The full Sturgeon moon rises this weekend, and is also a Blue Moon…

Weather Blog

ROCHESTER, N.Y. (WROC) — August’s full moon will appear this Saturday, August 21st with its peak illumination set on Sunday at 8:02 A.M. EST. You can see this moon by looking into the southeast sky after sunset. What’s neat about this moon is that it will rise right next to the planets Jupiter and Saturn; the gas giants of the solar system.

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This weekend’s full moon is known formally as the Sturgeon moon. By tradition, the August full moon is known as the Sturgeon moon because of the giant Sturgeon fish that’s readily caught over the Great Lakes and Lake Champlain during the late summertime. Other names given to this moon are the Flying Moon, Harvest Moon, Corn Moon, Ricing Moon, and Black Cherries Moon.

Seasonal Blue Moon

There is yet another unique thing about this moon in particular, and that it’s also being referred to as a Blue moon. However, it’s not a traditional Blue moon as there is an exception being made to the rule…

A typical Blue moon is defined as a full moon that appears twice in one month since there is typically only one full moon per month. Seeing two full moons in one month is a much more unique occurrence, hence the name “blue moon” was given to those fortunate enough to make the cut.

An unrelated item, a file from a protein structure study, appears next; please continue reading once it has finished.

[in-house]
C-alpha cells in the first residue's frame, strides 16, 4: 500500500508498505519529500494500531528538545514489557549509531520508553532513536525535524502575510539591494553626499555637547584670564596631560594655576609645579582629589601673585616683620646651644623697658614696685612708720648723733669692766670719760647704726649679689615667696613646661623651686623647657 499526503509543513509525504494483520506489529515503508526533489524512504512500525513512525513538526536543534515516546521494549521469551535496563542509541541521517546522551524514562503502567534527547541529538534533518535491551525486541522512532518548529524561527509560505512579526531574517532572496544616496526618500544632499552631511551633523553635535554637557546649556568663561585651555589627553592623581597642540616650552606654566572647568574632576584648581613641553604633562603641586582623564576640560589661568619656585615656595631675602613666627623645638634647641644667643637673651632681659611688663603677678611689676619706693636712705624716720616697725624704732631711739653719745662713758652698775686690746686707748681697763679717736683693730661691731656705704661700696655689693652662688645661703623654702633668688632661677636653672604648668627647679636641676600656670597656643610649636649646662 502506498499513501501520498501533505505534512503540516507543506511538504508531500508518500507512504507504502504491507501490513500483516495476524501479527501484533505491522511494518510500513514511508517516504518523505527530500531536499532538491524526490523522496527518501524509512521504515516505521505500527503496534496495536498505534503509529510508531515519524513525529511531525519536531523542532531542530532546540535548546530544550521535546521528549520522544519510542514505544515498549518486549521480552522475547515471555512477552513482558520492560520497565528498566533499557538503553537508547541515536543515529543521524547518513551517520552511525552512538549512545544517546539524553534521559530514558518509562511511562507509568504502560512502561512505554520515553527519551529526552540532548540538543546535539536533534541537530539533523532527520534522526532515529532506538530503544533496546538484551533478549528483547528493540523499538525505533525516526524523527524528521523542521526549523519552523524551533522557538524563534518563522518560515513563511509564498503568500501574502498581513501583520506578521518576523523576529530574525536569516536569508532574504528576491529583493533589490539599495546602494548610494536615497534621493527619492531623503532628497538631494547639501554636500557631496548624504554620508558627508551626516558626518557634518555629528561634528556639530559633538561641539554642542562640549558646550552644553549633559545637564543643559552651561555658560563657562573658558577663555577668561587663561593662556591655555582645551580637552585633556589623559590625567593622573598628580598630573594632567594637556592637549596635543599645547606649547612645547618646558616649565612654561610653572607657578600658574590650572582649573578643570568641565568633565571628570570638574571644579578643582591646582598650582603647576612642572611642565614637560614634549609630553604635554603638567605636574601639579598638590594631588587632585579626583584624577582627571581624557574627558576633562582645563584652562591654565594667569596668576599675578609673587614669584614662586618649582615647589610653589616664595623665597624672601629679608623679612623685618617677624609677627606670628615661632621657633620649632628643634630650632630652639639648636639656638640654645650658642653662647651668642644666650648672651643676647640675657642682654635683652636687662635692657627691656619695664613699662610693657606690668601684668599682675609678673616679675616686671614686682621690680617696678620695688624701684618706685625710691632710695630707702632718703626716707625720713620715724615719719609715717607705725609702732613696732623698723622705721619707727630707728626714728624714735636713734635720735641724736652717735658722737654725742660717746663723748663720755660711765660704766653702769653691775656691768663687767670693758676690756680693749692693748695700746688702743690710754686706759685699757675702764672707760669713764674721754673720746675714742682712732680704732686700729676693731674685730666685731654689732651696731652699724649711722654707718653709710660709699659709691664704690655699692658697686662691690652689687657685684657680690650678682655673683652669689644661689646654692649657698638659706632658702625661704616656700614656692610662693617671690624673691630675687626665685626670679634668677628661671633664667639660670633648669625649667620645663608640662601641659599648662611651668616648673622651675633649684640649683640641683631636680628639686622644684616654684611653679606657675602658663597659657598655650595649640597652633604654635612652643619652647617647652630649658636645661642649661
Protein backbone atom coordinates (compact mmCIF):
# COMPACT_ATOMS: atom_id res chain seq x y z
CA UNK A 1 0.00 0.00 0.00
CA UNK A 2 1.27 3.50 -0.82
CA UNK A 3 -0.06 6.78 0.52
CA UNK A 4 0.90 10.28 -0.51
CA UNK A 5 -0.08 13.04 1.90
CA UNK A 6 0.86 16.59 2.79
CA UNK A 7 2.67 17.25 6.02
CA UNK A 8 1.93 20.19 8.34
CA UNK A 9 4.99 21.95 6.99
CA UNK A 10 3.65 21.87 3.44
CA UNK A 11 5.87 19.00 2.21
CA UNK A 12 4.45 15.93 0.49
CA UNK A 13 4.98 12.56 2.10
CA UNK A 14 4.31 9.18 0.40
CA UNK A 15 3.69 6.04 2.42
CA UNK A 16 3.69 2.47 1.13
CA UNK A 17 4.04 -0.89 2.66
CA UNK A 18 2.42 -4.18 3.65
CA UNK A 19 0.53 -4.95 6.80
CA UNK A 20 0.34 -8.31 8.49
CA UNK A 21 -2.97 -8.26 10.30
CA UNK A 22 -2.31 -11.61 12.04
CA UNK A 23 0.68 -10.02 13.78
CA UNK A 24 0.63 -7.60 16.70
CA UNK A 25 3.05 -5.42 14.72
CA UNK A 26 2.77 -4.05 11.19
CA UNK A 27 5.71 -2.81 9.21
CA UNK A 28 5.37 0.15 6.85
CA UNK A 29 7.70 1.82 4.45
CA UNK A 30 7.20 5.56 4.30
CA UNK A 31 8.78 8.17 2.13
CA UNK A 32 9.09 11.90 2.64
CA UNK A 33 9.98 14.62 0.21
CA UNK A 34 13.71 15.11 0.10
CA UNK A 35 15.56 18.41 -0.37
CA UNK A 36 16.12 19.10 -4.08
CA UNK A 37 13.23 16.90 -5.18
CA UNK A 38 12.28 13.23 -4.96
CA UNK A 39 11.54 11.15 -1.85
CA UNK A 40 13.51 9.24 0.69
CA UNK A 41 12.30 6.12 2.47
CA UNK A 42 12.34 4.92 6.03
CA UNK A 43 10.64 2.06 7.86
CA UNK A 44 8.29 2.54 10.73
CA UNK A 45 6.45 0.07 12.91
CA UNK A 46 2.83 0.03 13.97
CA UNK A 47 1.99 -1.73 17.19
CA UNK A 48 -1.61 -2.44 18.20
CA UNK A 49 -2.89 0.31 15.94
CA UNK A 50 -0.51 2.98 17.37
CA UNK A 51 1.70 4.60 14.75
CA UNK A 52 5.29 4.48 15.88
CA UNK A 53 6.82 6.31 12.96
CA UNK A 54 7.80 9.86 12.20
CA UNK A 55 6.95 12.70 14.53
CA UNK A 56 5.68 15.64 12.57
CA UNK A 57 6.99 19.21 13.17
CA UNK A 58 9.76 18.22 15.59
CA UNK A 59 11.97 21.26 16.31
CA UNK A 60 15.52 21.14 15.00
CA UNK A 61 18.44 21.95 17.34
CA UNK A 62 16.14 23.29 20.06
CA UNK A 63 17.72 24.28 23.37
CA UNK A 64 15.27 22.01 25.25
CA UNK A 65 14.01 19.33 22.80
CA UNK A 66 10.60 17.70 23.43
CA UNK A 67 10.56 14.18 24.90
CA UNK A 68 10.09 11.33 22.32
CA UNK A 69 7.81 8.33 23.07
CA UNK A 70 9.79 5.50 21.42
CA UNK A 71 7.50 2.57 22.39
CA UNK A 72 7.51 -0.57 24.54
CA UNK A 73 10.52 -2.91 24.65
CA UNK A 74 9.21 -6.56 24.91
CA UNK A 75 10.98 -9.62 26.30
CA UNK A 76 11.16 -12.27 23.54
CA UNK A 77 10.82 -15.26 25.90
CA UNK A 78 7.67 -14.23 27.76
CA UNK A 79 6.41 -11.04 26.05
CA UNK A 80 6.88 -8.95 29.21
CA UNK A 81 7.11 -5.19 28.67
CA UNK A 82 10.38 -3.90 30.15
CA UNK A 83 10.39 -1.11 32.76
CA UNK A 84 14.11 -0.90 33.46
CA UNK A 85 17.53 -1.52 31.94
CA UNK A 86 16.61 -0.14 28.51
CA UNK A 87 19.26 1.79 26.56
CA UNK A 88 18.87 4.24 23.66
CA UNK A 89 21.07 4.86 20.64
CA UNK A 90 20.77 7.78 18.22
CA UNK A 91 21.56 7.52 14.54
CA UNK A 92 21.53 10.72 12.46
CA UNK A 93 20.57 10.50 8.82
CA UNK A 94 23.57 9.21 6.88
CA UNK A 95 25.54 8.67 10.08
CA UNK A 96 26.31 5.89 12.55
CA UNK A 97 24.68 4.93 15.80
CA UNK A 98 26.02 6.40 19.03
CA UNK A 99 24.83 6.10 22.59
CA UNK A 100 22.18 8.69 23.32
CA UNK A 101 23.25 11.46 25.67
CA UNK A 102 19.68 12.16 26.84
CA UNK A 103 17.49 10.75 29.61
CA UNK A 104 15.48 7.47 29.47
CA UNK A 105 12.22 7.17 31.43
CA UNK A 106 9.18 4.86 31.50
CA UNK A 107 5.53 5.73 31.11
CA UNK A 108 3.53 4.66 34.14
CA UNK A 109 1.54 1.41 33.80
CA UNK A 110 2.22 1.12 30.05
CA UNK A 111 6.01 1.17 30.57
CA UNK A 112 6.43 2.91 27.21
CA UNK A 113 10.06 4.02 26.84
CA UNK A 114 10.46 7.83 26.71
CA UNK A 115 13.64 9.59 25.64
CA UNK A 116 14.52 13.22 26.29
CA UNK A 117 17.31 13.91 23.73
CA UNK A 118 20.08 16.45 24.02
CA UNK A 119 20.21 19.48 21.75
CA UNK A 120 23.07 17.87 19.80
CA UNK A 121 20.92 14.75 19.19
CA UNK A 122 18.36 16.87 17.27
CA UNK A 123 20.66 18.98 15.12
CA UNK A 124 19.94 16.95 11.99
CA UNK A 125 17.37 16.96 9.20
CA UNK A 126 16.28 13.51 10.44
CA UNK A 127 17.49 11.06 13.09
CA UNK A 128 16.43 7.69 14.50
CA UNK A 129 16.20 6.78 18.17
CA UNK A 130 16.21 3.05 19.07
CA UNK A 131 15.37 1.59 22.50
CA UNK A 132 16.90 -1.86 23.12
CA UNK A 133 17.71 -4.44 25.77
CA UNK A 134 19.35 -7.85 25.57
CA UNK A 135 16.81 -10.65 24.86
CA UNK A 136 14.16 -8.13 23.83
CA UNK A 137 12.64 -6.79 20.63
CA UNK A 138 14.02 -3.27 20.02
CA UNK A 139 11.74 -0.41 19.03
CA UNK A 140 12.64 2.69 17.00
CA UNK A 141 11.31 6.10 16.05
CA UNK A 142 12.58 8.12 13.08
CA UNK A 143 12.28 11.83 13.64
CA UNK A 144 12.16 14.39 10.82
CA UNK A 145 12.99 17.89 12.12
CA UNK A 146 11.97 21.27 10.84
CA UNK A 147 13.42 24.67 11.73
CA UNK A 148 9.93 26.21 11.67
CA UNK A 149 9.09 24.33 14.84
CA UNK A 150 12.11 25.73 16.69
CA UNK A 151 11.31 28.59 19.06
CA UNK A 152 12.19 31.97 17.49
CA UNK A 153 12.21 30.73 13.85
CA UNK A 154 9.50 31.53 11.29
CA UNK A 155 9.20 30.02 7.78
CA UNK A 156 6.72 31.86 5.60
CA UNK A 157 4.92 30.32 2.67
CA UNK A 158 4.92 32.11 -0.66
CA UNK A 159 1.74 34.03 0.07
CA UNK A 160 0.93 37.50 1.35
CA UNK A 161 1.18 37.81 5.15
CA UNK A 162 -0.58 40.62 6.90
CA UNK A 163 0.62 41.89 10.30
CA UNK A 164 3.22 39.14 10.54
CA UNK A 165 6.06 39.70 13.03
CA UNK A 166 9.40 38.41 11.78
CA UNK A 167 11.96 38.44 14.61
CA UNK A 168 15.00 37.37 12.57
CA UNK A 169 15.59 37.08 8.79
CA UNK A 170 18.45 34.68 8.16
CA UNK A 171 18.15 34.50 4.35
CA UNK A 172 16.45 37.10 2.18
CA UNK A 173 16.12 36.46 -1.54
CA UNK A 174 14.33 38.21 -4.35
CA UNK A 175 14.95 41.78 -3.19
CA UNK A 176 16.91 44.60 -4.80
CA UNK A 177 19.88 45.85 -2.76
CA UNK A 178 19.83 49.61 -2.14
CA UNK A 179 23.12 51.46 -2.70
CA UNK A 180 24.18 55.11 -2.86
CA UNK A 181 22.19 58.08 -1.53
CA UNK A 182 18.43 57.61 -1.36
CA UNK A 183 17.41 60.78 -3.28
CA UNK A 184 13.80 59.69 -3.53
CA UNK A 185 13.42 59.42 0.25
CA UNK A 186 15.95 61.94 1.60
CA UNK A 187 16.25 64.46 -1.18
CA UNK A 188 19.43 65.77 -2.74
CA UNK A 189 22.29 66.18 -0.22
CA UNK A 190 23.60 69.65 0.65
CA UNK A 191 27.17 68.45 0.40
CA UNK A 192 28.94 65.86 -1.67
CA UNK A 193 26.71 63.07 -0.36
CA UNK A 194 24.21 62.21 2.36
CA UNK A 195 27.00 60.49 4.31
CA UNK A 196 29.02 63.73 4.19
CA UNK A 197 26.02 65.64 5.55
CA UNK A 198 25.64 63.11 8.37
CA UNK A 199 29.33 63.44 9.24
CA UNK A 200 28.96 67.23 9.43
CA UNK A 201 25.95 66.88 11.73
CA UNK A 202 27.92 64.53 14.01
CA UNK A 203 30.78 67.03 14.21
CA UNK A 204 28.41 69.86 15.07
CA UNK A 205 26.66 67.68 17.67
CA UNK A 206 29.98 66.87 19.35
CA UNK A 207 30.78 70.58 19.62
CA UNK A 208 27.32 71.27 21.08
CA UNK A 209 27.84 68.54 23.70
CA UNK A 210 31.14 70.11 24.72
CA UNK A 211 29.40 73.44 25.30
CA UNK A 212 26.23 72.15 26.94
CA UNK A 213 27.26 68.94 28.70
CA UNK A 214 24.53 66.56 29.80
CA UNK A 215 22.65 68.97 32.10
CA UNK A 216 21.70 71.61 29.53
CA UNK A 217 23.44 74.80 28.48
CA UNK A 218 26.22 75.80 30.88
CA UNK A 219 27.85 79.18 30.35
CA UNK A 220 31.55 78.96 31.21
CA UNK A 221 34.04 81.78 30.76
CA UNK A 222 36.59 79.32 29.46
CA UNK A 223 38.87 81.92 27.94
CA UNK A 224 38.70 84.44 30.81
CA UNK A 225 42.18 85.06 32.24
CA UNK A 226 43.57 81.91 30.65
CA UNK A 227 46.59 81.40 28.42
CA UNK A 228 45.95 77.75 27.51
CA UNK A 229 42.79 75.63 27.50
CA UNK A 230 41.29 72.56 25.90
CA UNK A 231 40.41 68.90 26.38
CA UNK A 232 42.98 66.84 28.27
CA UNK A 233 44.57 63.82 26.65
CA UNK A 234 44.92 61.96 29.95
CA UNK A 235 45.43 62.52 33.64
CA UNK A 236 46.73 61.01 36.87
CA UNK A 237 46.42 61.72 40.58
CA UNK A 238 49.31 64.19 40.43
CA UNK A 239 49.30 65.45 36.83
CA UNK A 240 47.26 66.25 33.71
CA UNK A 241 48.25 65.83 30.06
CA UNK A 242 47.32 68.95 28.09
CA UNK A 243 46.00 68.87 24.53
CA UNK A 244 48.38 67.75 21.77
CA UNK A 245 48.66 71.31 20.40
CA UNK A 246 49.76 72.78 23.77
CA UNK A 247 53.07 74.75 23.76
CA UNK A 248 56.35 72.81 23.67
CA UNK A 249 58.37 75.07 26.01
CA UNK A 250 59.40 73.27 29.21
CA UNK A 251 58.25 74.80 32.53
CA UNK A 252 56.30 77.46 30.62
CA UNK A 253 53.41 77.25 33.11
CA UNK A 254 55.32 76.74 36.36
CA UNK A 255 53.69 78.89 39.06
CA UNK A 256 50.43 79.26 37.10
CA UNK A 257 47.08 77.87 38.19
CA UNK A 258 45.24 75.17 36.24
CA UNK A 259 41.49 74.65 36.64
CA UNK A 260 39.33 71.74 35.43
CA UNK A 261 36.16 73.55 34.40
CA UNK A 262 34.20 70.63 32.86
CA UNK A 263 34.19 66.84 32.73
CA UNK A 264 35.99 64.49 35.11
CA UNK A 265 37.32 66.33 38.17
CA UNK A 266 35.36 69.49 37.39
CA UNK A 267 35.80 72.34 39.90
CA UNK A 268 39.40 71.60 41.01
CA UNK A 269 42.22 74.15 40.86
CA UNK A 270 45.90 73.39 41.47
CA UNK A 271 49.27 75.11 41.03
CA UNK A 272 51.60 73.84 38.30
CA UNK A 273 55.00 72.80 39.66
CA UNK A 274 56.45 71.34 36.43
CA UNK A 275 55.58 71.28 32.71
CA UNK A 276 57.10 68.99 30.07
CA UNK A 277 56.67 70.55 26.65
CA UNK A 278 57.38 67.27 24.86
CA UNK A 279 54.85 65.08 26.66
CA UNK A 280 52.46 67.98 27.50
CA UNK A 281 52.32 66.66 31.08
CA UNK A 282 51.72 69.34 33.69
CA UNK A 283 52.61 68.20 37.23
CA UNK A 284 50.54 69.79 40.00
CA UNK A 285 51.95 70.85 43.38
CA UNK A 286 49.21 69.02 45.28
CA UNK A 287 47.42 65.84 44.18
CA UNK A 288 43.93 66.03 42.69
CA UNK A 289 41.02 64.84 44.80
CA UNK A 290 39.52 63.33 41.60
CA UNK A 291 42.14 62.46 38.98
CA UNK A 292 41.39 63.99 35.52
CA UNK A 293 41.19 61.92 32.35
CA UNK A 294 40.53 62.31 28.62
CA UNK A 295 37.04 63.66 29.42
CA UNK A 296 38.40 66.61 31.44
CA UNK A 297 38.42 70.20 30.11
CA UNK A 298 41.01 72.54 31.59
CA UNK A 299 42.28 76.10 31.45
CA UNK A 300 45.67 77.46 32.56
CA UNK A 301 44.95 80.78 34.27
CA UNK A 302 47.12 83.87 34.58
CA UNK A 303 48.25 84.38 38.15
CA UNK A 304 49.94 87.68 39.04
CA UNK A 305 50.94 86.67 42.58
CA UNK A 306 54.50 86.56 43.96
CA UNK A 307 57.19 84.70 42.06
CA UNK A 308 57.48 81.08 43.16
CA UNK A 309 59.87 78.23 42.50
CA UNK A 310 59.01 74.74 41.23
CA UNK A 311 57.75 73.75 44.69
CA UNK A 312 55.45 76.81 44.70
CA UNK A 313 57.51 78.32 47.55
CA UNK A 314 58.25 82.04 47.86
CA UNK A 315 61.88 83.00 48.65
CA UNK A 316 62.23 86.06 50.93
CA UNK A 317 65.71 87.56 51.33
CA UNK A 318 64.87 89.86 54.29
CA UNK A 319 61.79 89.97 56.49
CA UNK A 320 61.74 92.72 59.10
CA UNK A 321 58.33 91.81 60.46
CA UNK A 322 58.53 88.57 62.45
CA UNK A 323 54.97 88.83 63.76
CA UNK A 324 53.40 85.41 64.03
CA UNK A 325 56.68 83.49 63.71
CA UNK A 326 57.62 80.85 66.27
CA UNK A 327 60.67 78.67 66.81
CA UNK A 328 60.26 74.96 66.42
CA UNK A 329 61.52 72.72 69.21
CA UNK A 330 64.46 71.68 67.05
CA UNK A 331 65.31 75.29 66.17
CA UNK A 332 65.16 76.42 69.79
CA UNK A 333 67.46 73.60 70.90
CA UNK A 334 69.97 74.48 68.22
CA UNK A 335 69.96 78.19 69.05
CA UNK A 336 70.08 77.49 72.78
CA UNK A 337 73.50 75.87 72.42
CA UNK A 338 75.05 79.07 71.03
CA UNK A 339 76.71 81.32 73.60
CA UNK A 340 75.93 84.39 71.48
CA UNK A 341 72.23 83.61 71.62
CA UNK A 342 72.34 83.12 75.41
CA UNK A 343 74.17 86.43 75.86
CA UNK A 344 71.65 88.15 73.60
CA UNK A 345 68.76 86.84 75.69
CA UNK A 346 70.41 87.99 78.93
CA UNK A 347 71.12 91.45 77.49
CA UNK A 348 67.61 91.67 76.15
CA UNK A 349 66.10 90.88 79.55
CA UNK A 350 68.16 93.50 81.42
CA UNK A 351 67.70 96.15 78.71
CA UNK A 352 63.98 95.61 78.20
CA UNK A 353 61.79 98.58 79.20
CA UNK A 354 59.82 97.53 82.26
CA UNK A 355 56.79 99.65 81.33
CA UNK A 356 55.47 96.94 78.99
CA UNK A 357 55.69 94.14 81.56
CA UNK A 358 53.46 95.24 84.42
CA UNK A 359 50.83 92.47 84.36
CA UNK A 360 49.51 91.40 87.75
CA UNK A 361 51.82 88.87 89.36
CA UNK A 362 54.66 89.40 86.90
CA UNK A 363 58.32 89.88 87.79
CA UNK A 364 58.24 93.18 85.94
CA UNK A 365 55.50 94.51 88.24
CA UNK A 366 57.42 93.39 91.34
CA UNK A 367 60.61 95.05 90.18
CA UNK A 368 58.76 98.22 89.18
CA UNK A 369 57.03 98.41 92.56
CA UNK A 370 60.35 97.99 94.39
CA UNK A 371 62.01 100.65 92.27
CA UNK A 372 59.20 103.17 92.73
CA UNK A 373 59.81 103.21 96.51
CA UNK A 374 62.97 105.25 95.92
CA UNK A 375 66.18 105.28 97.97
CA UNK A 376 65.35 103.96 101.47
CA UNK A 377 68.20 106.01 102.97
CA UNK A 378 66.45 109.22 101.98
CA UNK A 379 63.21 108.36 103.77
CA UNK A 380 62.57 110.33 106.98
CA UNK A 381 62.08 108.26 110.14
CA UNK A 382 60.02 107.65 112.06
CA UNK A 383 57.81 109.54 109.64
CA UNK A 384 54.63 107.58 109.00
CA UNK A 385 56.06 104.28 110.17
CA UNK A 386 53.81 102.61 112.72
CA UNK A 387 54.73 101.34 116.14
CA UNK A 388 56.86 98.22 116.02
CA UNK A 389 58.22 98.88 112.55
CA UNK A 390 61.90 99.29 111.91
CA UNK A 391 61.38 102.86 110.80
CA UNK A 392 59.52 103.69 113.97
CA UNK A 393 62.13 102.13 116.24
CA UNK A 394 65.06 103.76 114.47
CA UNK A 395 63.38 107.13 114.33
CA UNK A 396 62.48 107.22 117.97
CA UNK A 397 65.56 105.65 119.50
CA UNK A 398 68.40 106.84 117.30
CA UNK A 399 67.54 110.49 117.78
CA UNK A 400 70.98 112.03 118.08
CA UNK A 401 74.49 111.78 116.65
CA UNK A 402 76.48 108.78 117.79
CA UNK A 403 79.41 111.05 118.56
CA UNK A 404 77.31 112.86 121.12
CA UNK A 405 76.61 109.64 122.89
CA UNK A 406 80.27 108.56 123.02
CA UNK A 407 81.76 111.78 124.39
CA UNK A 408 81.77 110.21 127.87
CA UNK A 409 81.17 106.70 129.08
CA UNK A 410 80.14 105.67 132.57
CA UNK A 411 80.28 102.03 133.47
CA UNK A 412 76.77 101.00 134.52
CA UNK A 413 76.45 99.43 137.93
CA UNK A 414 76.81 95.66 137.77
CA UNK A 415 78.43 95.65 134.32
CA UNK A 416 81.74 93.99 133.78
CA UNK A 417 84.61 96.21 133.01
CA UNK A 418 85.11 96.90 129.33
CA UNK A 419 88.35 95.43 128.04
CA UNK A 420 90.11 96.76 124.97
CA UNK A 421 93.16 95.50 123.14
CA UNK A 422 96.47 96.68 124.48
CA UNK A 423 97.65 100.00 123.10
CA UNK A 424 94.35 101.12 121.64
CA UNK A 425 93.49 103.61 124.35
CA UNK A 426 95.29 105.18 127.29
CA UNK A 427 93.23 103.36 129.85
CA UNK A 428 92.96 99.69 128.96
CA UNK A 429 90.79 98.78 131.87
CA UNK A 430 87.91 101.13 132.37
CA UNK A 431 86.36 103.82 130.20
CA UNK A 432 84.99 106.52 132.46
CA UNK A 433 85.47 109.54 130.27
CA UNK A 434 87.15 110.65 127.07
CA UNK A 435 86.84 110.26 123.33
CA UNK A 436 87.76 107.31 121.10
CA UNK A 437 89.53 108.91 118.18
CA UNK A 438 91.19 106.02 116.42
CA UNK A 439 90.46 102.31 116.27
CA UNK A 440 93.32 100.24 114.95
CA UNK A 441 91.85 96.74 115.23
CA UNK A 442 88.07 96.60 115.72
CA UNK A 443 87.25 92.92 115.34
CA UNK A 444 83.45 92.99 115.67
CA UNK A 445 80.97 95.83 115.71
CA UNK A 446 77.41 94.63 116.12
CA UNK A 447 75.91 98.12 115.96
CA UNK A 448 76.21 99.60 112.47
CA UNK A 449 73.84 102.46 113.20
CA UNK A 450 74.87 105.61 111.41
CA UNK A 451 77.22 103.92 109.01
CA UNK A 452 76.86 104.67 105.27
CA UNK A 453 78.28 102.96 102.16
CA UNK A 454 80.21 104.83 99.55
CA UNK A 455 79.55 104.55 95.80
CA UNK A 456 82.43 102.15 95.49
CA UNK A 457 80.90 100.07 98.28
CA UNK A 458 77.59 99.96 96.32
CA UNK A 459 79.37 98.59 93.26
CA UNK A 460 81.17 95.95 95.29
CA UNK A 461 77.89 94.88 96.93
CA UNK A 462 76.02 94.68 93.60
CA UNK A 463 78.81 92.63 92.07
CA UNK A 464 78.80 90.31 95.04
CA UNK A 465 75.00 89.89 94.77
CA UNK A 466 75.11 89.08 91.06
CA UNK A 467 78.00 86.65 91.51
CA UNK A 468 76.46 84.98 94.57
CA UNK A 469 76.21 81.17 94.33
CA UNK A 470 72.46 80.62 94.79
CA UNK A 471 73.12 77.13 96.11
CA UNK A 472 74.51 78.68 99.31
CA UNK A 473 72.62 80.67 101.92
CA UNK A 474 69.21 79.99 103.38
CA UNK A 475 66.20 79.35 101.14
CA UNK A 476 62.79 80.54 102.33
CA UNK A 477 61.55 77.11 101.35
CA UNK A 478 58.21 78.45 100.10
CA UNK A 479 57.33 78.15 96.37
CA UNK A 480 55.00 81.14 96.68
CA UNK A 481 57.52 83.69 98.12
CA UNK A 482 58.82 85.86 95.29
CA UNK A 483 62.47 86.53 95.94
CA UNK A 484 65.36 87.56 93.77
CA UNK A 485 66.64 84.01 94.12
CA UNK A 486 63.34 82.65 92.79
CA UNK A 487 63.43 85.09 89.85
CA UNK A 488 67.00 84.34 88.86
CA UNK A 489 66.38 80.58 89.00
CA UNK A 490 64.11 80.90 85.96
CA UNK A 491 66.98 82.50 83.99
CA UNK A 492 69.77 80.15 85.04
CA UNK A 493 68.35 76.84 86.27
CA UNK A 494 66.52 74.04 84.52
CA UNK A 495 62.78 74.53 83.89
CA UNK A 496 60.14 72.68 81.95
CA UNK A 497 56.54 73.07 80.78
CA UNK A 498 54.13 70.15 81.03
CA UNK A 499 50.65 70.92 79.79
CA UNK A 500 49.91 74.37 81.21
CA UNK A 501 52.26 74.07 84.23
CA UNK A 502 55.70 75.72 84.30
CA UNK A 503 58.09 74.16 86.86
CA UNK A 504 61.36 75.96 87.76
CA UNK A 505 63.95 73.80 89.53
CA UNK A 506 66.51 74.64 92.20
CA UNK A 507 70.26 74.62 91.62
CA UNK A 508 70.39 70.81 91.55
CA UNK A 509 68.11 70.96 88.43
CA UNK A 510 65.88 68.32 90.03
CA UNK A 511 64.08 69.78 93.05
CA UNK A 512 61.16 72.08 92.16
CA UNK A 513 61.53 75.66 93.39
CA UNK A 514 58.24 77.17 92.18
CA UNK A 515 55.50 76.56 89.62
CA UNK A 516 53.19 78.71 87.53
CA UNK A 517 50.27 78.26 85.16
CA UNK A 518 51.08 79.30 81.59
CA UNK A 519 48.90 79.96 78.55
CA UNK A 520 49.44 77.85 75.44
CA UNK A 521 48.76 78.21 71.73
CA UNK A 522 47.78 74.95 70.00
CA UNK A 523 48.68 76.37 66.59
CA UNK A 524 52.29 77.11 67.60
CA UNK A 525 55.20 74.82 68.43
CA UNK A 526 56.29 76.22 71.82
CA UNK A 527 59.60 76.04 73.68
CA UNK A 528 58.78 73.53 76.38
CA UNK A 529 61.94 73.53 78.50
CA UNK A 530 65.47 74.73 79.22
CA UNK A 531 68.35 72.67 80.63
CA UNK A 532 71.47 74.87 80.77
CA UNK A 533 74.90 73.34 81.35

Since every month features a different amount of days, the lunar cycle and phases don’t always line up on the same exact day. This means we can get more than one full moon in one month when the lunar cycle overlaps the monthly calendar.

Unfortunately this moon does NOT appear blue in its appearance. If it does look blue, perhaps seek out an eye doctor.

This Blue moon is called a “Seasonal Blue moon” because it’s the third of four blue moons to occur within one season (between the summer solstice and fall equinox). There are usually only three full moons per season, hence why this is called a seasonal blue moon.

Full Moons Between the Summer Solstice and Fall Equinox

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You can see this moon crest in the night sky on August 21st through the 22nd this weekend. You won’t need a telescope to see the moon, but you may want one to get a cool view of the planets lined up next to them.

So, is is this Sturgeon moon technically a Blue moon too? Perhaps. I’ll let you decide that for yourself.

~Meteorologist Christine Gregory

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